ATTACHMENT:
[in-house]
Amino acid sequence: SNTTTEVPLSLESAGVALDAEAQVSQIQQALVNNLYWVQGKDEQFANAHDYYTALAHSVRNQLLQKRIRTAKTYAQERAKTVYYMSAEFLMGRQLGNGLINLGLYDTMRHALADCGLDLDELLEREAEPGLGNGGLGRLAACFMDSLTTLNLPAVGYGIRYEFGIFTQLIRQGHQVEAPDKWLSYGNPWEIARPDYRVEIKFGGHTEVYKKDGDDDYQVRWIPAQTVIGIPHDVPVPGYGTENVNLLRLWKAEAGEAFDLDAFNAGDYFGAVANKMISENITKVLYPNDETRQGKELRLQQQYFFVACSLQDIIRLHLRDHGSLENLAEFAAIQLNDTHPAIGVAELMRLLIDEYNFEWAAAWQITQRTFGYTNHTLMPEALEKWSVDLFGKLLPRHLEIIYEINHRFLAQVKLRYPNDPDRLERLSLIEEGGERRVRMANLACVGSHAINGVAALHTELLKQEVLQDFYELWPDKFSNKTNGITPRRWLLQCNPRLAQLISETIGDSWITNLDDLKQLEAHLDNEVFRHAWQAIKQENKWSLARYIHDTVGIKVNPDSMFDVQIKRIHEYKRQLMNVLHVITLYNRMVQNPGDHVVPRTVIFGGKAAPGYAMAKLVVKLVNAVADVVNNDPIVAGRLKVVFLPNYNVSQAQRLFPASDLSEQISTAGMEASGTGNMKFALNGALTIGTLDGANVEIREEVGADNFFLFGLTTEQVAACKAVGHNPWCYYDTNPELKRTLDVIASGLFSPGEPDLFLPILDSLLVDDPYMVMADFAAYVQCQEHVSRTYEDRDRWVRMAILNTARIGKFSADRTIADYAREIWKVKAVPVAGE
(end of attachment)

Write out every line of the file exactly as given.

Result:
[in-house]
Amino acid sequence: SNTTTEVPLSLESAGVALDAEAQVSQIQQALVNNLYWVQGKDEQFANAHDYYTALAHSVRNQLLQKRIRTAKTYAQERAKTVYYMSAEFLMGRQLGNGLINLGLYDTMRHALADCGLDLDELLEREAEPGLGNGGLGRLAACFMDSLTTLNLPAVGYGIRYEFGIFTQLIRQGHQVEAPDKWLSYGNPWEIARPDYRVEIKFGGHTEVYKKDGDDDYQVRWIPAQTVIGIPHDVPVPGYGTENVNLLRLWKAEAGEAFDLDAFNAGDYFGAVANKMISENITKVLYPNDETRQGKELRLQQQYFFVACSLQDIIRLHLRDHGSLENLAEFAAIQLNDTHPAIGVAELMRLLIDEYNFEWAAAWQITQRTFGYTNHTLMPEALEKWSVDLFGKLLPRHLEIIYEINHRFLAQVKLRYPNDPDRLERLSLIEEGGERRVRMANLACVGSHAINGVAALHTELLKQEVLQDFYELWPDKFSNKTNGITPRRWLLQCNPRLAQLISETIGDSWITNLDDLKQLEAHLDNEVFRHAWQAIKQENKWSLARYIHDTVGIKVNPDSMFDVQIKRIHEYKRQLMNVLHVITLYNRMVQNPGDHVVPRTVIFGGKAAPGYAMAKLVVKLVNAVADVVNNDPIVAGRLKVVFLPNYNVSQAQRLFPASDLSEQISTAGMEASGTGNMKFALNGALTIGTLDGANVEIREEVGADNFFLFGLTTEQVAACKAVGHNPWCYYDTNPELKRTLDVIASGLFSPGEPDLFLPILDSLLVDDPYMVMADFAAYVQCQEHVSRTYEDRDRWVRMAILNTARIGKFSADRTIADYAREIWKVKAVPVAGE